Technology

Why I work on productivity software

I made a shift in my career four years ago to work on productivity software. The motivating force was a desire to contribute to solving the climate crisis. I’m not a climate scientist, nor a physicist or even an engineer, who could contribute directly to eliminating greenhouse gas emissions.

However I can design really good software, and it turns out that’s something everyone who is working on the problem needs.

Nick Bostrom, in his article “Three Ways to Advance Science” does a good job summarizing the opportunity:

Imagine a researcher invented an inexpensive drug which was completely safe and which improved all‐round cognitive performance by just 1%. The gain would hardly be noticeable in a single individual. But if the 10 million scientists in the world all benefited from the drug the inventor would increase the rate of scientific progress by roughly the same amount as adding 100,000 new scientists. Each year the invention would amount to an indirect contribution equal to 100,000 times what the average scientist contributes.

Bostrom is specifically interesting in medical interventions…but I think in today’s world the more mundane problems of distraction, confusion, and noncooperation are the bigger opportunities to tackle.

Anarchy and our interconnected future

Most societal critiques today come from either the right or the left, so it was interesting to read this (very!) long analysis of multiple interconnected issues–democracy, capitalism, equality, opportunity, the climate crisis, technology, and more–from a self-professed anarchist perspective.

Near the end the author describes the central challenge of defining societal narratives that can compete with the dominant one:

We are increasingly being sold a transhumanist narrative in which nature and the body are presented as limitations to be overcome. This is the same old Enlightenment ideology that anarchists have fallen for time and again, and it rests upon a hatred of the natural world and an implicit belief in (Western) human supremacy and unfettered entitlement. It is also being increasingly used to make the capitalist future enticing and attractive, at a time when one of the primary threats to capitalism is that many people do not see things improving. If anarchists cannot recover our imagination, if we cannot talk about the possibility of a joyful existence, not only in fleeting moments of negation but also in the kind of society we could create, in how we could relate to one another and to the planet, then I don’t believe we have any chance of changing what happens next.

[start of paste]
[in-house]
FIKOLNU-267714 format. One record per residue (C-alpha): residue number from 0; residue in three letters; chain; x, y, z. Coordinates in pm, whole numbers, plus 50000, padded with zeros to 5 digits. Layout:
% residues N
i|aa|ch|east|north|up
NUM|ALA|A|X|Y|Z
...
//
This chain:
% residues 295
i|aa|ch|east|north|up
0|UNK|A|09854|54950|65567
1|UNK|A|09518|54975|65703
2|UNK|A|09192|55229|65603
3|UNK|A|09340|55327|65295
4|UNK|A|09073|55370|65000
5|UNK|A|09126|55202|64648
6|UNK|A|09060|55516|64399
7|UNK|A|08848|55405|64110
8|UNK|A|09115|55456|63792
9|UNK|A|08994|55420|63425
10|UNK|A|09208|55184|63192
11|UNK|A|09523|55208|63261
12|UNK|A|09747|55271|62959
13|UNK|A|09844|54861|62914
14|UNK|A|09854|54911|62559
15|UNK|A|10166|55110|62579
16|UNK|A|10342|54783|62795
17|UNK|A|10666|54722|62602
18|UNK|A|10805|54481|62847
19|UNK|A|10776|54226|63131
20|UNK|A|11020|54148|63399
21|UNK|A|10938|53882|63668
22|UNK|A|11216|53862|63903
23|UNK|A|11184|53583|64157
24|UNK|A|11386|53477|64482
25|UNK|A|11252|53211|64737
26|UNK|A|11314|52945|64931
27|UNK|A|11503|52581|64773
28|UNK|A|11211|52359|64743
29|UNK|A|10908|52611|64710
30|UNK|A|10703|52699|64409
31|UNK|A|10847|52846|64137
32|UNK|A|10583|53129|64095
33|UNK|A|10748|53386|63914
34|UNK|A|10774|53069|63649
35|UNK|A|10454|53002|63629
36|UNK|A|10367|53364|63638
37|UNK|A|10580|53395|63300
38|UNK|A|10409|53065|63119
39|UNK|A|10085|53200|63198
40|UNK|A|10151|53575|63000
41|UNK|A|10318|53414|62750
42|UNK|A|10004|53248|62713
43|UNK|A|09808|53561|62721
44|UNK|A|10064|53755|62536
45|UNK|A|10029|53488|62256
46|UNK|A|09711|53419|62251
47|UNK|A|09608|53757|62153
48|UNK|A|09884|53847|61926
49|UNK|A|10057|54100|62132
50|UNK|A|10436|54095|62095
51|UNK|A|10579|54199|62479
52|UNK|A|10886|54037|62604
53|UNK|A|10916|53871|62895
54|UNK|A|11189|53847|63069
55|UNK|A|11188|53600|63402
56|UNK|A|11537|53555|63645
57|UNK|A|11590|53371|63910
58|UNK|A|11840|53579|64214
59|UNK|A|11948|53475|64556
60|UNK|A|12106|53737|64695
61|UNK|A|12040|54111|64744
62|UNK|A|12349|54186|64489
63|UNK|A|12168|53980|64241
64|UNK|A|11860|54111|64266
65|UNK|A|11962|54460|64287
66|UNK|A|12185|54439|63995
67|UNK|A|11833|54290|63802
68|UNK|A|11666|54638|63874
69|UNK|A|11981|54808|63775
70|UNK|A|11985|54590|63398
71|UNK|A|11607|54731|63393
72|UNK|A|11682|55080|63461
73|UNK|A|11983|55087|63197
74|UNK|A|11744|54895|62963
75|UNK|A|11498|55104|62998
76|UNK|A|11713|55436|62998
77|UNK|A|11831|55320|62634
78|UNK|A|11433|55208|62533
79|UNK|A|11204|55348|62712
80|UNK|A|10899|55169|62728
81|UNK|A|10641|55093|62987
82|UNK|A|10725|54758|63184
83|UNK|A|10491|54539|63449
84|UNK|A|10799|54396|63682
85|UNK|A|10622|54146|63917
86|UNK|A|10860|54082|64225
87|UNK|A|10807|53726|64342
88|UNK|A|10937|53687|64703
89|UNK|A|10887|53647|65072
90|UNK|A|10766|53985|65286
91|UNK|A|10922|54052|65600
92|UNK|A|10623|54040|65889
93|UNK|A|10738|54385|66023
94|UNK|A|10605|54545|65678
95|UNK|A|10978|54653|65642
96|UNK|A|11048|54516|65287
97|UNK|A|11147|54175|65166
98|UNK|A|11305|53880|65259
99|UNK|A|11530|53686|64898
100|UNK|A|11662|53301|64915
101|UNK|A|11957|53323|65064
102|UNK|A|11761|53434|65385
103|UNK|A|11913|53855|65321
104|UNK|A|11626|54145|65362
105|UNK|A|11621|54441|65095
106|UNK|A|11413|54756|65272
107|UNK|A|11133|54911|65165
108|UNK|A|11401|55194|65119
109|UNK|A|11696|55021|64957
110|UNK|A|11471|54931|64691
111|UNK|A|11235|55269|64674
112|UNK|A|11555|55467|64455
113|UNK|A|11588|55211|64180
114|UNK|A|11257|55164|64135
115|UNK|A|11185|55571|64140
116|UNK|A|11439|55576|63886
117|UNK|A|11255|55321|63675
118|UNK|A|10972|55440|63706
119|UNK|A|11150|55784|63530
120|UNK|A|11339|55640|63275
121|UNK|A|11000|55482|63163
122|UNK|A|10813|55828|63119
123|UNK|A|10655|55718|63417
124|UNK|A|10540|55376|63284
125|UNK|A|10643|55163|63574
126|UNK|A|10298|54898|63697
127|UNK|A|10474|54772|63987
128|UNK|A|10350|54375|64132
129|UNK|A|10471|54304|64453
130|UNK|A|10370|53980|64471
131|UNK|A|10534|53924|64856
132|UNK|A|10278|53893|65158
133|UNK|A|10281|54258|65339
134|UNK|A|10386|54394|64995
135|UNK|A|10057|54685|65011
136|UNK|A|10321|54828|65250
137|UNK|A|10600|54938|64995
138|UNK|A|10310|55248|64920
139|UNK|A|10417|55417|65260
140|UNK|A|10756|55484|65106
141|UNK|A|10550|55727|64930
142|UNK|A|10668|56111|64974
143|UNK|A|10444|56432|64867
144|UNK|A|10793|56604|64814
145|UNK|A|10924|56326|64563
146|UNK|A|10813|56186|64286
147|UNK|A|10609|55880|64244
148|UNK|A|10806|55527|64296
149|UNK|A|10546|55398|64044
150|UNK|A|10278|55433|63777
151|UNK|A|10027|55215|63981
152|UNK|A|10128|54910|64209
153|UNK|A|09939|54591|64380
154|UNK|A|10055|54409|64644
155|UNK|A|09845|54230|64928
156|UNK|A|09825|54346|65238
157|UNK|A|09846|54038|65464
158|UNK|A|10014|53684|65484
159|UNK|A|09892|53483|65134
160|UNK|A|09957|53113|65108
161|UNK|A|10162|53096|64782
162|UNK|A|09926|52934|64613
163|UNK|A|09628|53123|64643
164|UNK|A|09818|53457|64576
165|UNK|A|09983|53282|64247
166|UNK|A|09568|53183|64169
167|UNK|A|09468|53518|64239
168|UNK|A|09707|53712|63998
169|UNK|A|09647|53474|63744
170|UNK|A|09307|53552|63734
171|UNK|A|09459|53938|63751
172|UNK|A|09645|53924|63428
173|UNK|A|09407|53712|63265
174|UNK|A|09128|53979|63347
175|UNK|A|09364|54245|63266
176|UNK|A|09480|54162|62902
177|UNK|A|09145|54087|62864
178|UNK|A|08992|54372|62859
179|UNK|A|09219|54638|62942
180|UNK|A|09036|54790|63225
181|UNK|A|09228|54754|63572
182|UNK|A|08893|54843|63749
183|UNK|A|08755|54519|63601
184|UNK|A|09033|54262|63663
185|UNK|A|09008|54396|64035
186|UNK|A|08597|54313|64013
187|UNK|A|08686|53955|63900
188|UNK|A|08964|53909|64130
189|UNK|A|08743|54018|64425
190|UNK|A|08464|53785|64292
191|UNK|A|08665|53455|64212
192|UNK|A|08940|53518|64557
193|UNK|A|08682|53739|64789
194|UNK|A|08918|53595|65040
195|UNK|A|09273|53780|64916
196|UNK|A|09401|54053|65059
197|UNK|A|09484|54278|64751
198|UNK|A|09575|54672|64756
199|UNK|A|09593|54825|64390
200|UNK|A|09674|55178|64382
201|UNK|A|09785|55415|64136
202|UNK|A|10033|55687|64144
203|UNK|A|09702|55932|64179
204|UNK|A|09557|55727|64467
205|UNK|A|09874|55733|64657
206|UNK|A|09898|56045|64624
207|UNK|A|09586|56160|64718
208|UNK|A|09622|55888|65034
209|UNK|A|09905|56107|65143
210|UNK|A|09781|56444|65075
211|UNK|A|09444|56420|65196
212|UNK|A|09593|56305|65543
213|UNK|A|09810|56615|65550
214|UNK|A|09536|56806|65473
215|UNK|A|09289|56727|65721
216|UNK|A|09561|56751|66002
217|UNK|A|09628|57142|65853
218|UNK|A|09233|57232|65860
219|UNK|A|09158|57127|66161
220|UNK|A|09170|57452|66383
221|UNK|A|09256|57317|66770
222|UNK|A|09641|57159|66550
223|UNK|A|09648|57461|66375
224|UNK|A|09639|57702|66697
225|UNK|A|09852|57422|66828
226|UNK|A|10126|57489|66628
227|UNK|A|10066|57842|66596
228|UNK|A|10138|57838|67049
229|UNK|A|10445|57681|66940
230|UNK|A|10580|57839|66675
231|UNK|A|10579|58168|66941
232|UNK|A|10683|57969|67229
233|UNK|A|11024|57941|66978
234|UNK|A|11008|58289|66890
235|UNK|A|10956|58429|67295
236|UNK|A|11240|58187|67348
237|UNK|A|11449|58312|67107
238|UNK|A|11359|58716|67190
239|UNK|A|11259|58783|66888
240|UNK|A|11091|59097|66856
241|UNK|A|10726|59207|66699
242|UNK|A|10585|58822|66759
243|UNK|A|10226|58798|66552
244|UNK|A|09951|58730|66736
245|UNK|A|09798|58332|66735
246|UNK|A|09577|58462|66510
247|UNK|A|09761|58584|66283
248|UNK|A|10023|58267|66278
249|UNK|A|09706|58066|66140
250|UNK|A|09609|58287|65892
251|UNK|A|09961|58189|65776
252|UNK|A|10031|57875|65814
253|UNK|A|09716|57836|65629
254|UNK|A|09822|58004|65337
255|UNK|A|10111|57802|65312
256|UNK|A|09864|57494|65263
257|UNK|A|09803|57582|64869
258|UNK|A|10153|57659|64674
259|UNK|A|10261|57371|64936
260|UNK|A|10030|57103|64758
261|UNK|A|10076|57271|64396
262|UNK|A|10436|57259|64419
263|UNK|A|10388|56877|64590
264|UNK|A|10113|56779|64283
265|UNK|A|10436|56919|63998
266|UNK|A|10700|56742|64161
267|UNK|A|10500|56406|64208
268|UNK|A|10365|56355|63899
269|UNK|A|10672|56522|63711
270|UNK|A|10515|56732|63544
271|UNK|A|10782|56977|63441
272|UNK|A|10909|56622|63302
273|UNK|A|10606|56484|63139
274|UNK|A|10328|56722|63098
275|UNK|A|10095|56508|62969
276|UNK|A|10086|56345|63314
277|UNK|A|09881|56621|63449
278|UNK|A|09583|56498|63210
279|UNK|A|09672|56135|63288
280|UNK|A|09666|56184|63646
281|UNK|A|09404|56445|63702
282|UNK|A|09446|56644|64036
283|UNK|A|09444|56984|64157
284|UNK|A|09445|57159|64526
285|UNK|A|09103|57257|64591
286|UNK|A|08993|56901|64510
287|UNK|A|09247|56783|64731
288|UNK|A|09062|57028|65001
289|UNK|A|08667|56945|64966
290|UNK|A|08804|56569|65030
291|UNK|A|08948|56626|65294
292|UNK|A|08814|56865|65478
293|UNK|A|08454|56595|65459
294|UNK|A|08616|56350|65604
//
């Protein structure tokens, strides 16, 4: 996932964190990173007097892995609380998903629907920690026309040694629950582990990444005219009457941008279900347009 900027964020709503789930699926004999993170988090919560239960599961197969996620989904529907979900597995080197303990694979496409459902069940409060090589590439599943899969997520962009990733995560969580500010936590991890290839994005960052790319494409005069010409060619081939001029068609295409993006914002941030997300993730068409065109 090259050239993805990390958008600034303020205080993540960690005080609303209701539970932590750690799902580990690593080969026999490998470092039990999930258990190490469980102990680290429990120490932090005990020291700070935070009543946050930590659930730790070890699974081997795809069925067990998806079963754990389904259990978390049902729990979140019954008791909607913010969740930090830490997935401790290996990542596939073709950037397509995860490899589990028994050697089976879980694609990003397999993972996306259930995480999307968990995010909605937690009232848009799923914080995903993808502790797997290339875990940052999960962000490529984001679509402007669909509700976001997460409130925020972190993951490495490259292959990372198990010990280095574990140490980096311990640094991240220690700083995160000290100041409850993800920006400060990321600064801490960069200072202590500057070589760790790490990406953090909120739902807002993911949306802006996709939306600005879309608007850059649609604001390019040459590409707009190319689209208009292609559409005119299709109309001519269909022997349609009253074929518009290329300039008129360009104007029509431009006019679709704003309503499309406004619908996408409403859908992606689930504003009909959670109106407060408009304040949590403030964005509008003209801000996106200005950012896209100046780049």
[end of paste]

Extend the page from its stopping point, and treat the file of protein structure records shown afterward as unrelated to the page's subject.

This is one of the few attempts I’ve read to even describe an alternative system encompassing economic, political, environmental, and technological aspects; the Green New Deal is another, though that’s still early in development. It’s clear that trying to change any single aspect of our interconnected society is doomed to fail against the inertia of the status quo; change will come all together or not at all.

The Automation Charade

The phrase “robots are taking our jobs” gives technology agency it doesn’t (yet?) possess, whereas “capitalists are making targeted investments in robots designed to weaken and replace human workers so they can get even richer” is less catchy but more accurate. – The Automation Charade

The Ethical OS

Great toolkit and checklist for designing software that doesn’t “accidentally” turn into a tool for addiction, oppression, inequality, and hate: The Ethical OS

If the technology you’re building right now will some day be used in unexpected ways, how can you hope to be prepared? What new categories of risk should you pay special attention to now? And which design, team or business model choices can actively safeguard users, communities, society, and your company from future risk?

Maybe the most important fact about living in the 21st century is that we are now hackable animals.

Five principles to design by, by Joshua Porter:

  1. Technology serves humans
  2. Design is not art
  3. The experience belongs to the user
  4. Great design is invisible
  5. Simplicity is the ultimate sophistication

I’ve learned most of these the hard way…take the shortcut by following the list!

We should teach our kids sports, music, painting…Everything we teach should be different from machines…we have to teach something unique, so that a machine can never catch up with us. – Jack Ma

The sweet spot of innovation

Q: How many designers does it take to screw in a light bulb?

A: Does it really have to be a light bulb?